What to do with the ways we’re being undone? Casid will present their new film, Untitled (Melancholy as Medium) to pursue the refusal to move on as a necessary queer, crip and trans* activist medium for our moment of disposability. The film calls up an activist wake that remains stubbornly attached to the unmourned dead. Unfolding a ritual of mediumship, the film conduces our outraged grief as catalytic for the uprising and care work of living with more than one virus, amidst more than one pandemic, carrying our as yet unaddressed losses into the battles we’re still waging in the name of supports for the thriving of Black, Brown, Indigenous, crip, queer and trans vitalities. Centered on a set of fragile Polaroids, the film conjures with the material fragility of analogue photography to commune with the incalculable but still powerful presence of unredressed loss. In reversing the primacy of showing over telling, the film incorporates disability access as aesthetic gain by making closed captioning integral and image description its primary vehicle.

Mauricio and Leonardo Lasansky: Works from the Bradley University Collection

JANUARY 19th – MARCH 11th (updated from March 18th on previous web and printed publications)

Heuser Gallery

Mauricio Lasansky (1914-2012) has been described as one of the fathers of 20th century American printmaking. With his masterful technique, Lasansky expanded the field of intaglio printmaking—a process that combines methods of engraving, etching, drypoint, and aquatint to create an image on a metal plate that is then pressed to paper. Born in Argentina but having lived most of his life in Iowa, Lasansky taught at the University of Iowa. where he developed a printmaking workshop that became one of the best in the world. His son, Leonardo Lasansky followed in his father’s footsteps with vivacious drawings that conjure topics from the intensity of war to the sensuousness of human intimacy. The younger Lasansky has an international exhibition record that includes the Brooklyn Museum and the National Museum in Poland. He has chaired the department of studio arts and art history at Hamline University in St. Paul Minnesota since 1995. These works by this father and son pair demonstrate the quality of works housed within the Bradley University Collection.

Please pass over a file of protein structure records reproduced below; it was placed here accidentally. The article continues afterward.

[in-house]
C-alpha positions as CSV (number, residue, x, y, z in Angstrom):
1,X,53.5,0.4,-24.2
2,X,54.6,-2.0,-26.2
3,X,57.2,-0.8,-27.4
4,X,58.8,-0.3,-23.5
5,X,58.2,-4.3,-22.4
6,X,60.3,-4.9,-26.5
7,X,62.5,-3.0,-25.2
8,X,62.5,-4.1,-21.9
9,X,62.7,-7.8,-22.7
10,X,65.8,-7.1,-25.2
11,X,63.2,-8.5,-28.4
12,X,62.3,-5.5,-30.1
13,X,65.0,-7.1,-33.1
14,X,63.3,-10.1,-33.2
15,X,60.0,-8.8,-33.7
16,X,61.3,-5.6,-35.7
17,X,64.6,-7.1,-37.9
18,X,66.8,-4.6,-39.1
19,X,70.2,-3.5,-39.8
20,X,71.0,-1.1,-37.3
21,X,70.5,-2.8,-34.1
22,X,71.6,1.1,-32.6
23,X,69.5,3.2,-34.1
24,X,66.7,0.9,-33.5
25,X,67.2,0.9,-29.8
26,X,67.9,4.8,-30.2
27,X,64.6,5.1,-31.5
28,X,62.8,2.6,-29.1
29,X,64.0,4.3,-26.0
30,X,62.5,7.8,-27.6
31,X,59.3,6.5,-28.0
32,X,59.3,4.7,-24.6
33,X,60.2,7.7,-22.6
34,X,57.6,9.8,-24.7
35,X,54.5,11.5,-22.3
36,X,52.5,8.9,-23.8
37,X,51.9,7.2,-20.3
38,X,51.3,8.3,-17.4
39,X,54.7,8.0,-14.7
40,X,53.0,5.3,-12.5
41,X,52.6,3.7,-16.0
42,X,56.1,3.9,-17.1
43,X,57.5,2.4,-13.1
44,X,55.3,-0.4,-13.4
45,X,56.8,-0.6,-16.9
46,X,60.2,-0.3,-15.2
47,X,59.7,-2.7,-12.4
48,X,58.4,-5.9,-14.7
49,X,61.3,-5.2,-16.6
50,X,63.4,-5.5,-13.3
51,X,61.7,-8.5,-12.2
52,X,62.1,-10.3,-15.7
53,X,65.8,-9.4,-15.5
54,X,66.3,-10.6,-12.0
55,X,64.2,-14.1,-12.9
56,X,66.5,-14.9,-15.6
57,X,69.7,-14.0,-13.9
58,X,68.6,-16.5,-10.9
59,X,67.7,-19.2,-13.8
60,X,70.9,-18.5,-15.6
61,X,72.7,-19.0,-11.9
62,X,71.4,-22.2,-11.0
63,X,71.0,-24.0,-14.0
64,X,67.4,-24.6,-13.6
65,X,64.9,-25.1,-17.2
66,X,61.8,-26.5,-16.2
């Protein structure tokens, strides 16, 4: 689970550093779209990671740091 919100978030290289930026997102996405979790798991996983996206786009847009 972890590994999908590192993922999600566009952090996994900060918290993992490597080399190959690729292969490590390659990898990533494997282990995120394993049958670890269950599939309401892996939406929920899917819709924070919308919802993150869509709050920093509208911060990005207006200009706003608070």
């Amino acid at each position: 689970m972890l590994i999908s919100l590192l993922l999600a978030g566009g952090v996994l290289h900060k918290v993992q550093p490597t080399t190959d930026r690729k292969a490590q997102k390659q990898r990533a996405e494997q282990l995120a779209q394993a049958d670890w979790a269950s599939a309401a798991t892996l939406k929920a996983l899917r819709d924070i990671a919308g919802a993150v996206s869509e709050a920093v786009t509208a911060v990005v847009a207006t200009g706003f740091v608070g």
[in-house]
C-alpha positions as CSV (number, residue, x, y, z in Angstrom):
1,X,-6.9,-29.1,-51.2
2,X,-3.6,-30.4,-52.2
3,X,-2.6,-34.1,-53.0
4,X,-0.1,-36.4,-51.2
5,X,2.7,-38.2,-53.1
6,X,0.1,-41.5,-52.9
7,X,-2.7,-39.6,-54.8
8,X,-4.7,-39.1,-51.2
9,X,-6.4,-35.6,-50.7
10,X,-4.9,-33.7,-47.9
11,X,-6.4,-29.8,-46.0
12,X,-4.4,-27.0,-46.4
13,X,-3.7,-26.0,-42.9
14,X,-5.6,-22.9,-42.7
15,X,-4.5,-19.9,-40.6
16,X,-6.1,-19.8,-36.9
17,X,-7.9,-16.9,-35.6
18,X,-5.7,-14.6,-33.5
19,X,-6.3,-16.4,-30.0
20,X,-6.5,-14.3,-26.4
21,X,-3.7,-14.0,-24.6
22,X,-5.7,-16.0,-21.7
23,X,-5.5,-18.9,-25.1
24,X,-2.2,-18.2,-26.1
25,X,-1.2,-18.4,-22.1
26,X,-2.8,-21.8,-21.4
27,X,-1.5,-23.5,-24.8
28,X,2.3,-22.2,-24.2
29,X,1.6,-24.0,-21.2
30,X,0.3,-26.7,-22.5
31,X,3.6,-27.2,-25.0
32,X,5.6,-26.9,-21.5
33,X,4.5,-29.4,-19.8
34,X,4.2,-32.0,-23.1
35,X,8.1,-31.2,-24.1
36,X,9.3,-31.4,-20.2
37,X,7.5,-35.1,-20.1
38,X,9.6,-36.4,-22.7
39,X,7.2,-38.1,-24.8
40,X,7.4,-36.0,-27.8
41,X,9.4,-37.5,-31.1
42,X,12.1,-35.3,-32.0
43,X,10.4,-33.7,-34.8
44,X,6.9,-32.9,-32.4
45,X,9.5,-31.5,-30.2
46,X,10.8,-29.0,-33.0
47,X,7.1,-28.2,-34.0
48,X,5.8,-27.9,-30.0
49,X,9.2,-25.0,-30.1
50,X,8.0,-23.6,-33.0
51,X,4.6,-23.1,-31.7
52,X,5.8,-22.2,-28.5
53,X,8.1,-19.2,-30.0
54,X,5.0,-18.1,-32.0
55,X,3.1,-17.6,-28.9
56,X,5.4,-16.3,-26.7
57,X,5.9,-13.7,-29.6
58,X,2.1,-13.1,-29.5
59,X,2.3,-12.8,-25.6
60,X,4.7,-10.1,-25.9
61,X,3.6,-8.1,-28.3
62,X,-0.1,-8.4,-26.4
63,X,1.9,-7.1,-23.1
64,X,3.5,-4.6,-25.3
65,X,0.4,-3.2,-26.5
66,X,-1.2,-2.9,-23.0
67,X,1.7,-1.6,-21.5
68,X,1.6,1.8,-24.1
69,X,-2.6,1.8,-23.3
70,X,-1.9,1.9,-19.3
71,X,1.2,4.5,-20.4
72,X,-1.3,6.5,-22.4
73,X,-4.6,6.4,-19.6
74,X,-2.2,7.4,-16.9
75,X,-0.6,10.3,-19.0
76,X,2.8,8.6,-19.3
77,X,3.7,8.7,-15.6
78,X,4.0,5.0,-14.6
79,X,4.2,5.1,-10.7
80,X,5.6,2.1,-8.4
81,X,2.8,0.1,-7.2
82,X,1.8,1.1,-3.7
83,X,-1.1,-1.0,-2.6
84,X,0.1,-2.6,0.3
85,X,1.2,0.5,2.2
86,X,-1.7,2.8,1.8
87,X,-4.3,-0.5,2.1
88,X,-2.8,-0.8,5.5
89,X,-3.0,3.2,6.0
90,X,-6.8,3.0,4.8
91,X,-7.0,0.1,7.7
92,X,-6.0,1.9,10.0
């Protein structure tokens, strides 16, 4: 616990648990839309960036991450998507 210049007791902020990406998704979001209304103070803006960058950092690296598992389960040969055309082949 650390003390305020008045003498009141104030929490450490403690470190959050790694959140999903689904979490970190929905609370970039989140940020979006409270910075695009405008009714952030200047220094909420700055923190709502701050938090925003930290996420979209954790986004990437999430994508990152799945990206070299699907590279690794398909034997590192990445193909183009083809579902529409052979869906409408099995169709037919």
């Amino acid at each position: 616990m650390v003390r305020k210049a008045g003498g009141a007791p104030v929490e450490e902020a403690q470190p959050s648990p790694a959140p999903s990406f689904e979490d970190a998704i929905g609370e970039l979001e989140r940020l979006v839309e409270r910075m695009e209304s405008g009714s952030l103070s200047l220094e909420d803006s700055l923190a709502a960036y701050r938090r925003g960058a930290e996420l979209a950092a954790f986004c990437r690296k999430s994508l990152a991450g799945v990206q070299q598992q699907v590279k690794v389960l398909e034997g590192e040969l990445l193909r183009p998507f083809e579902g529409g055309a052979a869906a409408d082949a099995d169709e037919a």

Playful Nostalgia: Remembering Brian Kjellenberg

JANUARY 19th – MARCH 4th

Hartmann Gallery

Brian Kjellenberg was the sculpture area technician for around fifteen years.  Affectionately known to everyone as “Kj”, he was a retiree from his work as an aircraft engine mechanic at the 182 Airlift Wing National Guard base in Bartonville.  After previously enrolling at Western Illinois University, he began to take sculpture and printmaking classes at Bradley.  We were able to offer him the part time sculpture technician position at a point where there was an opening.   Kj could fix anything, and enjoyed building tables, stools and cabinets. Kj opened the studio at 8 am on the days he drove in from Yates City and always had a pot of coffee brewing for everyone.  He was prolific making sculptures out of a number of different materials.  His energy and playful spirit kept the studio warm, and his handiwork, and some of his artwork, are daily reminders of him in the sculpture studio.  We are very pleased to honor him with a solo exhibition and hope you are also warmed by his playful nostalgia.